Cardiovascular response of individuals with spinal cord injury to dynamic functional electrical stimulation under orthostatic stress

date: 2013 Jan;21(1):37-46.
author: Yoshida T.
publication: IEEE Trans Neural Syst Rehabil Eng.
PubMed ID: 22899587

Abstract

In this pilot study, we examined how effectively functional electrical stimulation (FES) and passive stepping mitigated orthostatic hypotension in participants with chronic spinal cord injury (SCI). While being tilted head-up to 70 (°) from the supine position, the participants underwent four 10-min conditions in a random sequence: 1) no intervention, 2) passive stepping, 3) isometric FES of leg muscles, and 4) FES of leg muscles combined with passive stepping. We found that FES and passive stepping independently mitigated a decrease in stroke volume and helped to maintain the mean blood pressure. The effects of FES on stroke volume and mean blood pressure were greater than those of passive stepping. When combined, FES and passive stepping did not interfere with each other, but they also did not synergistically increase stroke volume or mean blood pressure. Thus, the present study suggests that FES delivered to lower limbs can be used in individuals with SCI to help them withstand orthostatic stress. Additional studies are needed to confirm whether this use of FES is applicable to a larger population of individuals with SCI.

Investigation of robotic-assisted tilt-table therapy for early-stage spinal cord injury rehabilitation.

date: 2013;50(3):367-78.
author: Craven CTD.
publication: J Rehabil Res Dev
PubMed ID: 23881763

Abstract

Damage to the spinal cord compromises motor function and sensation below the level of injury, resulting in paralysis and progressive secondary health complications. Inactivity and reduced energy requirements result in reduced cardiopulmonary fitness and an increased risk of coronary heart disease and cardiovascular complications. These risks may be minimized through regular physical activity. It is proposed that such activity should begin at the earliest possible time point after injury, before extensive neuromuscular degeneration has occurred. Robotic-assisted tilt-table therapy may be used during early-stage spinal cord injury (SCI) to facilitate stepping training, before orthostatic stability has been achieved. This study investigates whether such a stimulus may be used to maintain pulmonary and coronary health by describing the acute responses of patients with early-stage (<1 yr) motor-complete SCI (cSCI) and motor-incomplete SCI (iSCI) to passive, active, and electrically stimulated robotic-assisted stepping. Active participation was found to elicit an increased response from iSCI patients. The addition of electrical stimulation did not consistently elicit further increases. Extensive muscle atrophy was found to have occurred in those patients with cSCI, thereby limiting the potential effectiveness of electrical stimulation. Active participation in robotic-assisted tilt-table therapy may be used to improve cardiopulmonary fitness in iSCI patients if implemented as part of a regular training program.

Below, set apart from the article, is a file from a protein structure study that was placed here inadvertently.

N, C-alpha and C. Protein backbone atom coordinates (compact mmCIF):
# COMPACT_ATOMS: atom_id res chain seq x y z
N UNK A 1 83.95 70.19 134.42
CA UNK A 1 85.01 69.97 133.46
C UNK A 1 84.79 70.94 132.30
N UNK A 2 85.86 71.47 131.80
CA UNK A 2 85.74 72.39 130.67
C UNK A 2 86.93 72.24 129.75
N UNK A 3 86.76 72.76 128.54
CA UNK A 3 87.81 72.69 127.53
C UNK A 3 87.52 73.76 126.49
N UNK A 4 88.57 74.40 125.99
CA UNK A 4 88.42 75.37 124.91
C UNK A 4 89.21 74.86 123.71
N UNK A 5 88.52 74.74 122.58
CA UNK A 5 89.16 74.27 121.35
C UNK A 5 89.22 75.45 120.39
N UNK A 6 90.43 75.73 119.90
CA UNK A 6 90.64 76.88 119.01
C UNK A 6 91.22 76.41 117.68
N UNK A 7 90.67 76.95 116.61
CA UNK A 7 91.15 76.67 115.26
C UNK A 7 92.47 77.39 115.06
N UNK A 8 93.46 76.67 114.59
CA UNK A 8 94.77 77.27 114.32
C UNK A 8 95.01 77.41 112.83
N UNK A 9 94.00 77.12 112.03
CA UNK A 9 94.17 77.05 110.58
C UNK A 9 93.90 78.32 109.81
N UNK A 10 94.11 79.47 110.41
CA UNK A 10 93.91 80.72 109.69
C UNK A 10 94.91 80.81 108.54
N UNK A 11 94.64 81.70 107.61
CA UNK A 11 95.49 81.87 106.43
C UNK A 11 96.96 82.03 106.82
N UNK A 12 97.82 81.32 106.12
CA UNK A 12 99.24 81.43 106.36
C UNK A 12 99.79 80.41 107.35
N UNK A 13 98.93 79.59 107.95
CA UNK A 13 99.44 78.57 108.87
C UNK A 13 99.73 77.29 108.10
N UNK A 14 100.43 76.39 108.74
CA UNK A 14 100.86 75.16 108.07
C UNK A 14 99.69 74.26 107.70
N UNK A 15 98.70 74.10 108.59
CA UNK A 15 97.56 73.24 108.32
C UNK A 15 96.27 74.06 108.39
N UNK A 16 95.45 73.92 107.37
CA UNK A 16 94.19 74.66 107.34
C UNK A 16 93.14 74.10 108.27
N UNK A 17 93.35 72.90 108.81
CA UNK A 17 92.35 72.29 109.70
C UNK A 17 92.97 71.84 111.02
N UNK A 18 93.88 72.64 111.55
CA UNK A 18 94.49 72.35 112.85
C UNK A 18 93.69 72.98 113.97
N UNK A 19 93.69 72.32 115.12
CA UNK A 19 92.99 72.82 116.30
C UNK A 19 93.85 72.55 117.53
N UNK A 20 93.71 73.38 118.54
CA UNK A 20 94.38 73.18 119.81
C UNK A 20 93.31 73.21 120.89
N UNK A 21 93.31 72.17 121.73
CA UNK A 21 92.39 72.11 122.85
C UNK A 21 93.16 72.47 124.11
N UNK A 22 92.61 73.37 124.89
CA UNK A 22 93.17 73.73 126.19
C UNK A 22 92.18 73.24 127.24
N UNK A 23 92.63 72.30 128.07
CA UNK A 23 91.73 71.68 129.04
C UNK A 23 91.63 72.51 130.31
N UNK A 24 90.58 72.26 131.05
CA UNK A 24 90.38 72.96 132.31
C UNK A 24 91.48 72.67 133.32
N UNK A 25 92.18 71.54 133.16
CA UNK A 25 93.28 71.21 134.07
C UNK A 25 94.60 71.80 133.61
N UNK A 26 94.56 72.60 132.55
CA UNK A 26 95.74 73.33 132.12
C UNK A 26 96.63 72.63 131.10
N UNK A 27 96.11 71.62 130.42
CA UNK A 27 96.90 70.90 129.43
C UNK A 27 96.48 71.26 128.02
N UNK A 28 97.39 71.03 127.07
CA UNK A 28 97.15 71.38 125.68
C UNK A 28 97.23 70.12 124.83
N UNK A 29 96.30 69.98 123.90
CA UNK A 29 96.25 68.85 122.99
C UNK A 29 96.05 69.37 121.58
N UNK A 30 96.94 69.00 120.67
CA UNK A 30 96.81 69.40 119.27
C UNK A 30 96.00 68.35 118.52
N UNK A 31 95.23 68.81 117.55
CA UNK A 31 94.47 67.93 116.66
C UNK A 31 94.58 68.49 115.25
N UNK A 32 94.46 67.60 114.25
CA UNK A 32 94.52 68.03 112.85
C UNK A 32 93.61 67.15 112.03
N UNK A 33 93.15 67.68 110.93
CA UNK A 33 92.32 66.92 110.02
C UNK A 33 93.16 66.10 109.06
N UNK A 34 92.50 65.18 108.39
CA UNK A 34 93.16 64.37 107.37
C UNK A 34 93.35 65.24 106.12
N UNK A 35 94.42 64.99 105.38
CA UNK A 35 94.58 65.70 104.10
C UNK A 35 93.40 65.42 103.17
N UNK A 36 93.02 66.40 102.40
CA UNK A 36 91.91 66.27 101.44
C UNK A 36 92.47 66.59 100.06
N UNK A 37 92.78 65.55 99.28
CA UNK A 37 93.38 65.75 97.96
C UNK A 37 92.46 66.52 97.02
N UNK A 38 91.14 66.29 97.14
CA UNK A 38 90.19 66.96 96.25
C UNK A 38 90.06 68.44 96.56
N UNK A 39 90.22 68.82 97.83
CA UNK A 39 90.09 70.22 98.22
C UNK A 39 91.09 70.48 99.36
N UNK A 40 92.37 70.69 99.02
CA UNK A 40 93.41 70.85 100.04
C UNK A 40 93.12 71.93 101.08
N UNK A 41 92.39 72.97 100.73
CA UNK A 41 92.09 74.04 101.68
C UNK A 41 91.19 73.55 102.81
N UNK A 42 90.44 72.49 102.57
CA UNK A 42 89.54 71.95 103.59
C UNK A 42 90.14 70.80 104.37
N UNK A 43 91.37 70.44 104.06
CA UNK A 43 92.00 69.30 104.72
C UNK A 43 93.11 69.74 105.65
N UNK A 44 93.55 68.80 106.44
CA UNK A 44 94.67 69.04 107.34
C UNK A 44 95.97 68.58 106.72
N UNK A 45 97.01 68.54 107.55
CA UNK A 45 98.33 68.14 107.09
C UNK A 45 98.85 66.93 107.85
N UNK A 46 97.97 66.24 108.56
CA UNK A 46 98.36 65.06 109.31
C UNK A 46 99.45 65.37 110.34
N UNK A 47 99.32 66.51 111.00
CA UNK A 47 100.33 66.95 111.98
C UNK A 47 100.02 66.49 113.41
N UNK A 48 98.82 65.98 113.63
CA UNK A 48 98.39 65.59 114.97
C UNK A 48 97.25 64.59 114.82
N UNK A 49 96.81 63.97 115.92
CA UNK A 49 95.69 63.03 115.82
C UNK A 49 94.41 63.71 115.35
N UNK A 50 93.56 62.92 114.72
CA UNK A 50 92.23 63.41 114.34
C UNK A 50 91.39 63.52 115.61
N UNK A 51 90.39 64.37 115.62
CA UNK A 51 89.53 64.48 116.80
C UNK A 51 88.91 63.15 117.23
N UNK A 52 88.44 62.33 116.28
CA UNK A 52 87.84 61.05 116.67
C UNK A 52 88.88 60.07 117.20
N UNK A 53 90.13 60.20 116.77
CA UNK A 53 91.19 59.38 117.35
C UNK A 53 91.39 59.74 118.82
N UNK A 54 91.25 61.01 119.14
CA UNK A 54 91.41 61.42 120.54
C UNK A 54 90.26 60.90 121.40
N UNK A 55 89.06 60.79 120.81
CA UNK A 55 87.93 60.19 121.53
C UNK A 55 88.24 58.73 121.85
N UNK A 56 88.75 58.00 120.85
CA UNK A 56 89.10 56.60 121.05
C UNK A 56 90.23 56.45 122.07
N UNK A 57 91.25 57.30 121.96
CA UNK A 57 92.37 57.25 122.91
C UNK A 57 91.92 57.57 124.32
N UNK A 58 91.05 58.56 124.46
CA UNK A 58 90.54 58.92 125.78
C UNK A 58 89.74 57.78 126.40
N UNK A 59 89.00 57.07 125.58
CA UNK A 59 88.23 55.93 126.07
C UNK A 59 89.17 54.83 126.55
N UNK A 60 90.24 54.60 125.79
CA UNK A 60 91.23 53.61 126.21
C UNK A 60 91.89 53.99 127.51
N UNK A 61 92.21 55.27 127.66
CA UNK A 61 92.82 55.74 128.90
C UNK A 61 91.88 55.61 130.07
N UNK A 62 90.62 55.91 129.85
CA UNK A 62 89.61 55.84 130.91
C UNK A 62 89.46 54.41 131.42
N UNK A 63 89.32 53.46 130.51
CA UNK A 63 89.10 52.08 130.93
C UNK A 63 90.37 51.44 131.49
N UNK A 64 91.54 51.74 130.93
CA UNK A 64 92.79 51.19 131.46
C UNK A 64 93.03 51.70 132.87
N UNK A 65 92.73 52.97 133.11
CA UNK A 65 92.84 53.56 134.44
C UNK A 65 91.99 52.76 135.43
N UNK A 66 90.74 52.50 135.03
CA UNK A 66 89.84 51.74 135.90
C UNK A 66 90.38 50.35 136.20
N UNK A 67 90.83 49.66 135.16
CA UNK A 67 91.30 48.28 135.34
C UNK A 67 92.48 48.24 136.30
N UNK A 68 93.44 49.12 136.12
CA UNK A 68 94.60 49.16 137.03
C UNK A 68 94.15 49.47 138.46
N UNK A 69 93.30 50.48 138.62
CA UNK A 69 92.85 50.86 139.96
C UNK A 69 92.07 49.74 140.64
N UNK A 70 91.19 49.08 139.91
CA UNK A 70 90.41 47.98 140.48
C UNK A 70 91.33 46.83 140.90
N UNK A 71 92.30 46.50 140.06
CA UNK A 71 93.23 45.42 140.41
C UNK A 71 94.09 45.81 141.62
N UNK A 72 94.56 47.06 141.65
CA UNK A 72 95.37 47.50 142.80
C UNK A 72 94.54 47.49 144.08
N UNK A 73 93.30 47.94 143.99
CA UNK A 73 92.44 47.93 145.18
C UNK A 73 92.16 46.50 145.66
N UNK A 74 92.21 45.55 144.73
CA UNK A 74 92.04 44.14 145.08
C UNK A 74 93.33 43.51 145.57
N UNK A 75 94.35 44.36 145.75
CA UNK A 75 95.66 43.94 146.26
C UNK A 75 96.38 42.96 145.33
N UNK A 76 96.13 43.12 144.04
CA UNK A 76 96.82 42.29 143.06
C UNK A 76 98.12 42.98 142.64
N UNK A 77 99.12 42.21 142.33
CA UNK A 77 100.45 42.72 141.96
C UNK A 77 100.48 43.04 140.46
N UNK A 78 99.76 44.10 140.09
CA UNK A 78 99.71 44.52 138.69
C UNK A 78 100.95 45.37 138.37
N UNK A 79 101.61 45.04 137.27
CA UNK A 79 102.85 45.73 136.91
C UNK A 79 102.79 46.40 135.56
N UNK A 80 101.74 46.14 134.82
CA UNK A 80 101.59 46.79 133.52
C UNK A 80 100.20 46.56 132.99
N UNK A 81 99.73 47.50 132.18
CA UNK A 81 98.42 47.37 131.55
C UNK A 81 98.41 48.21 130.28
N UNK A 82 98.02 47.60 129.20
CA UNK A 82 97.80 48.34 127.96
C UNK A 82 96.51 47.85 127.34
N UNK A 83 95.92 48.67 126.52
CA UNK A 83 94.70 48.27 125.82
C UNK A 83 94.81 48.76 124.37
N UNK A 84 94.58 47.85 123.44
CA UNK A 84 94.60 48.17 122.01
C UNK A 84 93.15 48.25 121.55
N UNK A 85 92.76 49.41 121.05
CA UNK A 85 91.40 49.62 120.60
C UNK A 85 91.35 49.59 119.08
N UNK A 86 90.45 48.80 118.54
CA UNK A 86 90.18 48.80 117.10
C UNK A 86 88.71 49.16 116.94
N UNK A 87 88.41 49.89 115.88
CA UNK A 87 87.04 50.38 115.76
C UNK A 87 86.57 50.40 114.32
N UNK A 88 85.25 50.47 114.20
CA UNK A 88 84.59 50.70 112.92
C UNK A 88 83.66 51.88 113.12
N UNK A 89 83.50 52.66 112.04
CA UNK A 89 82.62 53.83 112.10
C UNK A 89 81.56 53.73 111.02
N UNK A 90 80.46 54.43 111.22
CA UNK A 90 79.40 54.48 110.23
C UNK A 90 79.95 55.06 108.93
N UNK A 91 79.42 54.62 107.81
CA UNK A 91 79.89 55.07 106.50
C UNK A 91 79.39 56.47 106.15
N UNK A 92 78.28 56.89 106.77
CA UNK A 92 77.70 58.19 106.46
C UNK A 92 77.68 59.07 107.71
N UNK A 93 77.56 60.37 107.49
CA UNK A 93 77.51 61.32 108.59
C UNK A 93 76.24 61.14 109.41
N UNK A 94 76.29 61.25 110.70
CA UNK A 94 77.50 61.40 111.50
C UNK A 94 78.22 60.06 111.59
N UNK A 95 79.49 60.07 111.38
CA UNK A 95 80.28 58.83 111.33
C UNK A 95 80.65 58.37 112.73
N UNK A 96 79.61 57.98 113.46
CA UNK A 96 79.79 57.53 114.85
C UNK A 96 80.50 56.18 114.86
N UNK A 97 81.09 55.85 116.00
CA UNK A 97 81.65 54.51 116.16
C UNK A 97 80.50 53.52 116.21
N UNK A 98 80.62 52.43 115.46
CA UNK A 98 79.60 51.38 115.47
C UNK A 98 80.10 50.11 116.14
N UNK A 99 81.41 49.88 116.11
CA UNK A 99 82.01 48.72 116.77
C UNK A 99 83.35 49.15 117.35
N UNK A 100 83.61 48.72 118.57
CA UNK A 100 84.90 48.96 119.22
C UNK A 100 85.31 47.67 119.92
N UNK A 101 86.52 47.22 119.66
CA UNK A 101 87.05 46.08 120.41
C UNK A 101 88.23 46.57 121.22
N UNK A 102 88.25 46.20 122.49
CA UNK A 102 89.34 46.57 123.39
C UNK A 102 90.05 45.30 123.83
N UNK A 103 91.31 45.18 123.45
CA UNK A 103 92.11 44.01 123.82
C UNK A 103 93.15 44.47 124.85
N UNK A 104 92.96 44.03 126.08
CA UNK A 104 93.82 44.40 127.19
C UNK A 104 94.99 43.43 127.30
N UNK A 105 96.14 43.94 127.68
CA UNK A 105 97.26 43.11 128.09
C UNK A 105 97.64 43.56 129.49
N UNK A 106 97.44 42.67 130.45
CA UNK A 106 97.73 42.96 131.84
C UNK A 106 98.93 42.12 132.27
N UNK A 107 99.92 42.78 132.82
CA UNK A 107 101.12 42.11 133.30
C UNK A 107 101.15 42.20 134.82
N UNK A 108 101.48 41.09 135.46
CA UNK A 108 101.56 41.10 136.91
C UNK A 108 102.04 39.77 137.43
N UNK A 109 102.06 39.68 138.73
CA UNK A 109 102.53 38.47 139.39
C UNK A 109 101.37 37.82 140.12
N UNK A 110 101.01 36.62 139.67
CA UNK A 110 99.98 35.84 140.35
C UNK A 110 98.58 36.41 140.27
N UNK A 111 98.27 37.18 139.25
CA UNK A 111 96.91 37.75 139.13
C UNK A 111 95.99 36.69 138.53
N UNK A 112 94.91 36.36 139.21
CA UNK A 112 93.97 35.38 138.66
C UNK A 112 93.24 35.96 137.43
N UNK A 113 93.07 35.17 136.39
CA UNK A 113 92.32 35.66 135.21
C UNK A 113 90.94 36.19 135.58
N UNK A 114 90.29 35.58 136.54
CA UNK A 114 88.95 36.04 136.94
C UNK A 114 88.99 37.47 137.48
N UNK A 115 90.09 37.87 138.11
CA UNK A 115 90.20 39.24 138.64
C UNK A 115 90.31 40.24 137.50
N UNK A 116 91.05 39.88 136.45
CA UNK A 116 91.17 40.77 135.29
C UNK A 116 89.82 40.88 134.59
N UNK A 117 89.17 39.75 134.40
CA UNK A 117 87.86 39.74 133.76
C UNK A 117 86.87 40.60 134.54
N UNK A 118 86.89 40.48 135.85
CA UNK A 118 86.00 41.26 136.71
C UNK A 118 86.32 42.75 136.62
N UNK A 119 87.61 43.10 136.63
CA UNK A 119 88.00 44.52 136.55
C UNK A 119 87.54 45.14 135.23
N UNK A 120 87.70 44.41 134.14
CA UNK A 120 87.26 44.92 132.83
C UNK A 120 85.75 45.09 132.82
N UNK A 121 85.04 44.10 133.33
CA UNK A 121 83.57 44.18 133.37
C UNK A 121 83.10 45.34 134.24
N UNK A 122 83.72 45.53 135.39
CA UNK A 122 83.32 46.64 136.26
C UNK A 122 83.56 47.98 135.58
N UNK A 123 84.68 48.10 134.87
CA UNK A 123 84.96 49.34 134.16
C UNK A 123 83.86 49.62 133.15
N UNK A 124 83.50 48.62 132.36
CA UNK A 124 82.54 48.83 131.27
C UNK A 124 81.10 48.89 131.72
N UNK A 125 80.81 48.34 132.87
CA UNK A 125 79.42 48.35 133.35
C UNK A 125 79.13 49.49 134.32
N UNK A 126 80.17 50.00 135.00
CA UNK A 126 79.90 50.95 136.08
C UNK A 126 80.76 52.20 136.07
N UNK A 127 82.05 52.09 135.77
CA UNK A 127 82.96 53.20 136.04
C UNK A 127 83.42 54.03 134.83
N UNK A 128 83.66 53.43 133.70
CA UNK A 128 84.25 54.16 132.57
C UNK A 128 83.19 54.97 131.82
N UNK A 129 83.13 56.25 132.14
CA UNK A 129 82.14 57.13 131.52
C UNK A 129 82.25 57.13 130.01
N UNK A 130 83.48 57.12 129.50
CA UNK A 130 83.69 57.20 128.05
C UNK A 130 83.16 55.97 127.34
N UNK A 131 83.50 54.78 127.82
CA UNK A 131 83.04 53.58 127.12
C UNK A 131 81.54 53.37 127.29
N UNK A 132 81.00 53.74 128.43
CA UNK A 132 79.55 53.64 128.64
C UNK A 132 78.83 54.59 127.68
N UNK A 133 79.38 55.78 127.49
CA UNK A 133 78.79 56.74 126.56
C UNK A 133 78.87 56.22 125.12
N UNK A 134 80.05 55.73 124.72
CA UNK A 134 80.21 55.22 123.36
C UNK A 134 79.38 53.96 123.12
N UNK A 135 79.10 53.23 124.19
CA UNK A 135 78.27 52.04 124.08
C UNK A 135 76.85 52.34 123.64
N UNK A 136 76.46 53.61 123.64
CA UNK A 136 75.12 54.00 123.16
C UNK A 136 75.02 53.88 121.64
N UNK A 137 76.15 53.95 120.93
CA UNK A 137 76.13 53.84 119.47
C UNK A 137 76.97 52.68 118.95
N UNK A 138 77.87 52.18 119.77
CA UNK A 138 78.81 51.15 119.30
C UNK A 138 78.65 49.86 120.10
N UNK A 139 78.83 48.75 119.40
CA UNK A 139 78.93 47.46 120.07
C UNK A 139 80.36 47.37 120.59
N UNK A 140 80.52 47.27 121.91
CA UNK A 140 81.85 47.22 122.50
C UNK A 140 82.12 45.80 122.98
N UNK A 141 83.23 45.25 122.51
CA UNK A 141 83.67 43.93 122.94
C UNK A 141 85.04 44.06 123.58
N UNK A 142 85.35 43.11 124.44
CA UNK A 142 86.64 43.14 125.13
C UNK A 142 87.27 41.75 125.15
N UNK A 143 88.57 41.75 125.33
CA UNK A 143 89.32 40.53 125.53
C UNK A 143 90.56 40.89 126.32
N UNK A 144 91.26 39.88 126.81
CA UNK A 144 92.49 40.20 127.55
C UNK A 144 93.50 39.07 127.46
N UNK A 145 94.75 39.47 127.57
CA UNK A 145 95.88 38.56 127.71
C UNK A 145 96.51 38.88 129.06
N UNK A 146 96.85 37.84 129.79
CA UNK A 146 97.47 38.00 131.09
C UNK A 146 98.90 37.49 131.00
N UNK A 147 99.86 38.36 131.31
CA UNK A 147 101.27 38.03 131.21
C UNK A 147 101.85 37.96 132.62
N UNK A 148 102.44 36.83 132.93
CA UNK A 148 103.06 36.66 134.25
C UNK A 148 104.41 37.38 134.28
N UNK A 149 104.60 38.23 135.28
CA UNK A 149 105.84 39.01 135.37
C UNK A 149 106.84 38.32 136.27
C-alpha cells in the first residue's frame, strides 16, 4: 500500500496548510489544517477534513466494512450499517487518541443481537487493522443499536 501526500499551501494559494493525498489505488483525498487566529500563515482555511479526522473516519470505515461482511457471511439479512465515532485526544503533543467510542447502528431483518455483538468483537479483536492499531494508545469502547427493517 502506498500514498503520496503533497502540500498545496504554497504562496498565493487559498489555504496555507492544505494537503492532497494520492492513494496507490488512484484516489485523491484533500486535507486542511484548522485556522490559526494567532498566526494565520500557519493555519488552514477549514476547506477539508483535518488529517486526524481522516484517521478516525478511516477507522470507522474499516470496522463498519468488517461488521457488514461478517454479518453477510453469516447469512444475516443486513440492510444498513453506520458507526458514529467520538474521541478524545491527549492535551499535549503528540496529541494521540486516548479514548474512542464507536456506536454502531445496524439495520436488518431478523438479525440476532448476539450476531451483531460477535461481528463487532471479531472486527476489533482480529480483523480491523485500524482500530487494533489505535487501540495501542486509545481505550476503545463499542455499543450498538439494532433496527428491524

Electrically induced and voluntary activation of physiologic muscle pump: a comparison between spinal cord-injured and able-bodied individuals.

date: 2002 Dec;16(8):878-85.
author: Faghri PD.
publication: Clin Rehabil
PubMed ID:12501950

Abstract

OBJECTIVE:

To evaluate the central haemodynamic responses during position changes from supine to sitting and during 30 min of standing between able-bodied and spinal cord-injured subjects. Also to assess the effects of the physiologic muscle pump in both groups during 30 min of standing.

DESIGN:

A repeated measure design. Both groups were tested on two different days under two conditions of 30 min of stationary standing and 30 min of dynamic standing (voluntary activation of the lower leg muscles in able-bodied and FES-induced activation of these muscles in spinal cord injured). The order of testing was random.

SETTING:

Rehabilitation hospital.

SUBJECTS:

Fifteen healthy able-bodied and 14 healthy spinal cord-injured subjects.

MAIN OUTCOME MEASURED:

Stroke volume, cardiac output, heart rate, systolic blood pressure, diastolic blood pressure, mean arterial pressure and total peripheral resistance during supine-pre sitting, sitting-pre standing and during 30 min of standing.

RESULTS: